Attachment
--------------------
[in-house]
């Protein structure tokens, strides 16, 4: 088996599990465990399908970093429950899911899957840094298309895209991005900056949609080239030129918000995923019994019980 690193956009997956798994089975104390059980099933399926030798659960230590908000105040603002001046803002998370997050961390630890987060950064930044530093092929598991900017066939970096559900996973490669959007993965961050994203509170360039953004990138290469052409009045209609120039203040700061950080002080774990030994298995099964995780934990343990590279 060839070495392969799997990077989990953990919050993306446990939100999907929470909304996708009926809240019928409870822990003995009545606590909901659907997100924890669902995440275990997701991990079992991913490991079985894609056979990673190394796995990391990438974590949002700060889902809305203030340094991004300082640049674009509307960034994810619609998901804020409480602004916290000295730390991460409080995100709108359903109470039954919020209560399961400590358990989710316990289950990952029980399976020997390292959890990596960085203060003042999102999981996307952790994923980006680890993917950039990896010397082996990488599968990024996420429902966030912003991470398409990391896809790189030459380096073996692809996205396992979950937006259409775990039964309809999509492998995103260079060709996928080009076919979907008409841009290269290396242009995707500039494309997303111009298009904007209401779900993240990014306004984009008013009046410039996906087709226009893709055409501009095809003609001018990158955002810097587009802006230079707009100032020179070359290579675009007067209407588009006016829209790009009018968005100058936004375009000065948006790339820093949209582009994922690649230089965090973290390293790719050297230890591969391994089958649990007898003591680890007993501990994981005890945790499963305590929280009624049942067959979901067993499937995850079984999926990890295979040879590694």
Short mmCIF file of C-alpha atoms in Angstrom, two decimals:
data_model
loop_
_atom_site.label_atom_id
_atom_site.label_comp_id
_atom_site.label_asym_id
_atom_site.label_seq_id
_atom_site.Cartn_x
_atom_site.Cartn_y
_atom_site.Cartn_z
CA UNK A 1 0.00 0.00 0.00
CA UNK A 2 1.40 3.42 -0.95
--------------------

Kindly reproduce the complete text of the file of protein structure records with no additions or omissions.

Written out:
[in-house]
């Protein structure tokens, strides 16, 4: 088996599990465990399908970093429950899911899957840094298309895209991005900056949609080239030129918000995923019994019980 690193956009997956798994089975104390059980099933399926030798659960230590908000105040603002001046803002998370997050961390630890987060950064930044530093092929598991900017066939970096559900996973490669959007993965961050994203509170360039953004990138290469052409009045209609120039203040700061950080002080774990030994298995099964995780934990343990590279 060839070495392969799997990077989990953990919050993306446990939100999907929470909304996708009926809240019928409870822990003995009545606590909901659907997100924890669902995440275990997701991990079992991913490991079985894609056979990673190394796995990391990438974590949002700060889902809305203030340094991004300082640049674009509307960034994810619609998901804020409480602004916290000295730390991460409080995100709108359903109470039954919020209560399961400590358990989710316990289950990952029980399976020997390292959890990596960085203060003042999102999981996307952790994923980006680890993917950039990896010397082996990488599968990024996420429902966030912003991470398409990391896809790189030459380096073996692809996205396992979950937006259409775990039964309809999509492998995103260079060709996928080009076919979907008409841009290269290396242009995707500039494309997303111009298009904007209401779900993240990014306004984009008013009046410039996906087709226009893709055409501009095809003609001018990158955002810097587009802006230079707009100032020179070359290579675009007067209407588009006016829209790009009018968005100058936004375009000065948006790339820093949209582009994922690649230089965090973290390293790719050297230890591969391994089958649990007898003591680890007993501990994981005890945790499963305590929280009624049942067959979901067993499937995850079984999926990890295979040879590694």
Short mmCIF file of C-alpha atoms in Angstrom, two decimals:
data_model
loop_
_atom_site.label_atom_id
_atom_site.label_comp_id
_atom_site.label_asym_id
_atom_site.label_seq_id
_atom_site.Cartn_x
_atom_site.Cartn_y
_atom_site.Cartn_z
CA UNK A 1 0.00 0.00 0.00
CA UNK A 2 1.40 3.42 -0.95